I love the bush. When I was younger I had no other dream than to live my life in the bush — as a hermit! I wanted to build my own log cabin and live off the land. I read all kinds of books about living in the bush. I built tents in the back yard and slept in them. I spent my High School summers canoeing in northern Saskatchewan, both as a part of Nemeiben Lake Canoe and Bible Camp and with my family. I paddled the Churchill, Paull, Geikie (upstream), South Saskatchewan (solo), and Foster Rivers. I ran (and swam) rapids and paddled lakes. I explored educational programs that would ensure that I lived in the bush for the rest of my life. It was fun.
Our recent time in Canada has rekindled my love for the bush. I have had a chance to do some paddling over the past year and even made a return trip to the Churchill River. But perhaps the greatest impact on my dreams of late has been the TV show Alone. Alone’s premise is to leave 10 people alone in the bush for as long as they can last. They are allowed 10 items to help them survive and the person who lasts the longest wins a cash prize. There have been a lot of highly skilled contestants over the 8 seasons the show has been on and it made me realise one thing. I have had a misspent youth.
I first heard that term on our Faith Academy Senior High School trip. We were playing Fuzbol, a rather perplexing game that seemed to involve a lot of spinning of rods with plastic men attached to them. Any goals scored by us seemed to be merely by chance. All except one player. Dan Larson was our photography teacher and he had the ability to actually control the ball. After one amazing shot where he deftly moved the ball with one of his defenders and then slammed it into the goal, our class advisor, Derek Foster, said, “Ah. A misspent youth!”
That cemented the definition of the term for me as “a skill of dubious value that one has gained because of spending too much time on it when they should have been spending time elsewhere.” I realised while watching the experts on Alone that I hadn’t taken the time to develop the skills that would make me successful on the show. I knew a few things and had the right dreams but my survival skills have not been developed.
I also realised another thing. I am currently living the life of my dreams. I have a wonderful soulmate and family that I share my life with. I am doing what I love doing — teaching theology of church and culture to people all over the world. I work for a great organisation. I live in a great city. I have great colleagues. I really have no complaints worth mentioning. So what happened?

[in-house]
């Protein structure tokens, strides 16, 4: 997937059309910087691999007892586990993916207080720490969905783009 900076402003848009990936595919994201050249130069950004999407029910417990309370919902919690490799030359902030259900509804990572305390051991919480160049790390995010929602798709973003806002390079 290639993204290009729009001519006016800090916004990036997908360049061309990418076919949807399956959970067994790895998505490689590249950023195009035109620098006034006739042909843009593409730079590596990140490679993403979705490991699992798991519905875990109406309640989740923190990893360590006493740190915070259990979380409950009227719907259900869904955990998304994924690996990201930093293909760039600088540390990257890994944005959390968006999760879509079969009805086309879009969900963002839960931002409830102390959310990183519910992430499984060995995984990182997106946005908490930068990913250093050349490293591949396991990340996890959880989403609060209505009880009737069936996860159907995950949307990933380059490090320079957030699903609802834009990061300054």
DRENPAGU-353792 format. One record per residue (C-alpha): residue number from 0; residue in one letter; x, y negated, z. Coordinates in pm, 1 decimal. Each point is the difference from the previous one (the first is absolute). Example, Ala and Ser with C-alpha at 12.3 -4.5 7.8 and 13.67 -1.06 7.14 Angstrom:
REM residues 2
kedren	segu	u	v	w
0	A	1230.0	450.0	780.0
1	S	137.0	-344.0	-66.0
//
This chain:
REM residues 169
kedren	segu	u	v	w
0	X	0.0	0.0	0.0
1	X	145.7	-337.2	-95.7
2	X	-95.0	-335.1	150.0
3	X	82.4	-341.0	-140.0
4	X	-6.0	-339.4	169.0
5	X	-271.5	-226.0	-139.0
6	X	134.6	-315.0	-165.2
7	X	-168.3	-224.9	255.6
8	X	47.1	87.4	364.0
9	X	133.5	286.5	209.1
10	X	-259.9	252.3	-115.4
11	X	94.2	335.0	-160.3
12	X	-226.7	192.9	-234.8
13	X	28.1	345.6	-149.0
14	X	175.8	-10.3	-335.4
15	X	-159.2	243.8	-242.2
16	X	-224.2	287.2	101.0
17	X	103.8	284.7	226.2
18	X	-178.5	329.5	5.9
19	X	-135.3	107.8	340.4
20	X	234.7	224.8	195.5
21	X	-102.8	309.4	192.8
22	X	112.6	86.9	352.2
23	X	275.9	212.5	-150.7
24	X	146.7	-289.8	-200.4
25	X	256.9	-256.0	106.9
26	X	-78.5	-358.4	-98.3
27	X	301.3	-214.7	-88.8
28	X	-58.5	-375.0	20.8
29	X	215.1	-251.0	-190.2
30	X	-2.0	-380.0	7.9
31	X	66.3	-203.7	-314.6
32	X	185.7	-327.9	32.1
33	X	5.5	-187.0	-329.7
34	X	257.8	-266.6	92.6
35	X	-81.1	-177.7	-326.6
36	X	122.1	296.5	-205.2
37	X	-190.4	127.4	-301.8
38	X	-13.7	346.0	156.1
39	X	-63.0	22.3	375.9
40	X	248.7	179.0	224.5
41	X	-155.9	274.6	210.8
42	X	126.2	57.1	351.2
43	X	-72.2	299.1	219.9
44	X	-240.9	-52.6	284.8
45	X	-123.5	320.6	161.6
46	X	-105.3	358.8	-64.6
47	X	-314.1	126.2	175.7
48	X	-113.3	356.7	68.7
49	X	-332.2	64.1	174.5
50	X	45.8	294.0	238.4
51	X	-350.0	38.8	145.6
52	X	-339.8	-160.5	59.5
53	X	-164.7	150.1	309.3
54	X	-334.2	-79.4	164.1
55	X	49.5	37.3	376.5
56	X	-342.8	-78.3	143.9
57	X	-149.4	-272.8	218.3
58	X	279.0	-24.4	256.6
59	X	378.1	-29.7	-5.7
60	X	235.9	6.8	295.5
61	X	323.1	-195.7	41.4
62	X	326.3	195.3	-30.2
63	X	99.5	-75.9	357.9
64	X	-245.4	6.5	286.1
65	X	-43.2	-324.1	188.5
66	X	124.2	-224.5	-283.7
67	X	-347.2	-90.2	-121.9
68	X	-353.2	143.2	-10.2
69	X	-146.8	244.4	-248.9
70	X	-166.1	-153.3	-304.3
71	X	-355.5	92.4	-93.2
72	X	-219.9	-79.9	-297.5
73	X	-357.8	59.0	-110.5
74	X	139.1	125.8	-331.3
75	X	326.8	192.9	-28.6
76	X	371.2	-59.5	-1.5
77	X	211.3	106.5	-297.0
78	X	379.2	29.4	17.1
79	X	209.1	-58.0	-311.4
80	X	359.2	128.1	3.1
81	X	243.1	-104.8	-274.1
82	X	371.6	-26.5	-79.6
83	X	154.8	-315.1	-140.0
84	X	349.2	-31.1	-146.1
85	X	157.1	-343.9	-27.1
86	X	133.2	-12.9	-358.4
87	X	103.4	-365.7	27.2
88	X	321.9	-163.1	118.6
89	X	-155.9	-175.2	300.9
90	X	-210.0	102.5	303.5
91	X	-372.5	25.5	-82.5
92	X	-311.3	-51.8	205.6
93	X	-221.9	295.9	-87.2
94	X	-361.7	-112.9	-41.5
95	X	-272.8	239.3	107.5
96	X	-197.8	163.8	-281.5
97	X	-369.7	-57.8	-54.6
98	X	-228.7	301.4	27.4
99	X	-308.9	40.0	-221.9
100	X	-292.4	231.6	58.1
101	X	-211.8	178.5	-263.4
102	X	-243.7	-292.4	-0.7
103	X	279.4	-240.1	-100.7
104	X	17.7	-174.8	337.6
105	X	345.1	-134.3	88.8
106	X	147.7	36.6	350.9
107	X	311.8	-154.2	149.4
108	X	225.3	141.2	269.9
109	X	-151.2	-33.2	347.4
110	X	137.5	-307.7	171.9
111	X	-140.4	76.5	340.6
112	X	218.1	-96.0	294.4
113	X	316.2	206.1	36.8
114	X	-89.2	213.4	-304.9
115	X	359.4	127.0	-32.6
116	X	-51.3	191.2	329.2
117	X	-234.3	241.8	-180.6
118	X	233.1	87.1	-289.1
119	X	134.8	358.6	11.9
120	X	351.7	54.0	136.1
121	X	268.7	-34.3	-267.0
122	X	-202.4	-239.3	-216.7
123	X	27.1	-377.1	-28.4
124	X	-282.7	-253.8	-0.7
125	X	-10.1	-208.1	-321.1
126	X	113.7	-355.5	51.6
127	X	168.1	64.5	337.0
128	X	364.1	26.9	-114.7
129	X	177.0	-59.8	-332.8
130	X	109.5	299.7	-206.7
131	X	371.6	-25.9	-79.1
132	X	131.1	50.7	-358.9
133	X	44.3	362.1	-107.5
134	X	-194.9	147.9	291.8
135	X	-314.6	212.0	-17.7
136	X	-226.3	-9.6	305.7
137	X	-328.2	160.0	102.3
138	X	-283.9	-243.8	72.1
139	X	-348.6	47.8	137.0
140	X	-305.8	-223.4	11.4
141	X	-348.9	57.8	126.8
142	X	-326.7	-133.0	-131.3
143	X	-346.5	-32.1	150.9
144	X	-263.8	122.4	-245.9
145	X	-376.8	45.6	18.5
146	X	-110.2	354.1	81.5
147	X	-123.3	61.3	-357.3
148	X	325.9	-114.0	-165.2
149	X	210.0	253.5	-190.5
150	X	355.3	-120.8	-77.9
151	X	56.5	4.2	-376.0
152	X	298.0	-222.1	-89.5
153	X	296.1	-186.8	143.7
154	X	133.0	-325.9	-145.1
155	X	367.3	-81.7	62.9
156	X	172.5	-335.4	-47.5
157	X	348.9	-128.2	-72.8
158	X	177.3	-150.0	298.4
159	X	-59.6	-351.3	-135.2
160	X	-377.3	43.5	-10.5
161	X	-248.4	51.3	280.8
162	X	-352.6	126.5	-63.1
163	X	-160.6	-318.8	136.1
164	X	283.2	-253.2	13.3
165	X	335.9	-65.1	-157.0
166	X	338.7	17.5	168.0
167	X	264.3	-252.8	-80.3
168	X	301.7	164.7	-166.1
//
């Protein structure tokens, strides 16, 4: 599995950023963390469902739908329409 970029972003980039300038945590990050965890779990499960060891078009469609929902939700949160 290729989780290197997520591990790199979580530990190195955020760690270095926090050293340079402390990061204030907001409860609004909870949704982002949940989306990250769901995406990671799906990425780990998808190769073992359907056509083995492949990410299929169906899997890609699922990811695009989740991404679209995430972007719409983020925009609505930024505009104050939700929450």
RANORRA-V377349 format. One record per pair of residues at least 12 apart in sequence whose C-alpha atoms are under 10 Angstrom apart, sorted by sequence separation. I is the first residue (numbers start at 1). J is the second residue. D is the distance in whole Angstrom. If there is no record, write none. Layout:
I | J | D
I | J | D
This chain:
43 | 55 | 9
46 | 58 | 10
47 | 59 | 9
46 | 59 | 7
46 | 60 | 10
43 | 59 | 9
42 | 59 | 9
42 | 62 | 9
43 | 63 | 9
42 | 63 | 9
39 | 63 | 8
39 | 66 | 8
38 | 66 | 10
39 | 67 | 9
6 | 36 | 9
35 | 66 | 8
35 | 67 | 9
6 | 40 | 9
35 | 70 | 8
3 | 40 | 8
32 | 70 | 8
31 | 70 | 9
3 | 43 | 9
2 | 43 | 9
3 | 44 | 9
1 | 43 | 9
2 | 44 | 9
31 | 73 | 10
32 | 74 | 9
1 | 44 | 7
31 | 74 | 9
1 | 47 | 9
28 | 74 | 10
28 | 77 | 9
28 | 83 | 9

I guess I really had two dreams when I was a kid — two rather incompatible dreams. One was to live alone in the bush while the other was to be a missionary. Perhaps one of the major reasons why I wanted to live alone in the bush was my shyness. I was petrified to talk to people. I remember one conversation I had with a young lady in our youth group — I spent the time looking at the floor giving one-word answers. I purposely messed up the yearly speeches we had to give in elementary school just so I wouldn’t have to present to the entire school. It’s odd that this is now what I spend my time doing.
As men we are often told to follow our dreams, but what if our dreams are incompatible with who we are? I mentioned above that I explored educational programs that would allow me to live in the bush for the rest of my life. What I didn’t mention is that I never entered those programs. Instead I ended up with a religious studies degree from University of Saskatchewan, and a seminary degree from Canadian Baptist Seminary. It still amazes me that a shy, quiet guy would choose such a public role a ministry & missions for a career path! So what happened? I guess the difference might be explained by a calling vs a dream. Now I realise I may be setting up a false dichotomy here but bear with me a little. I wasn’t very far into my seminary experience when I was expected to preach a sermon. As I look back on that first sermon (on Romans 7 of all things) I don’t recall any feelings of shyness or fear. I don’t have any other explanation for that than that the Holy Spirit changed me. I no longer looked for opportunities to avoid public speaking or leadership roles.
I guess in some ways Romans 7 became real to me in that I ended up doing what I didn’t want to do! I guess I could say that rather than mis-spending my youth I re-spent my youth developing the skills that I would need to fulfill the new dream I was living. And I wouldn’t change anything for the world!
I guess I should also say that my life has been pretty vanilla even though I live in an exotic place. I haven’t experienced any new trauma. My relationships are all intact. I don’t even think I have made a lot of sacrifices. But I do realise that others are in a much different situation than I am and may not be as happy with where they are right now.
What were your dreams growing up and how do they match what you are doing now? Is that ok? Do you have new dreams?
How can you explain the differences? Can you see evidence that the Holy Spirit has been a key part of those changes? In what ways?
Feedback is always welcome.
Sharing is what friends do.
Image taken by me.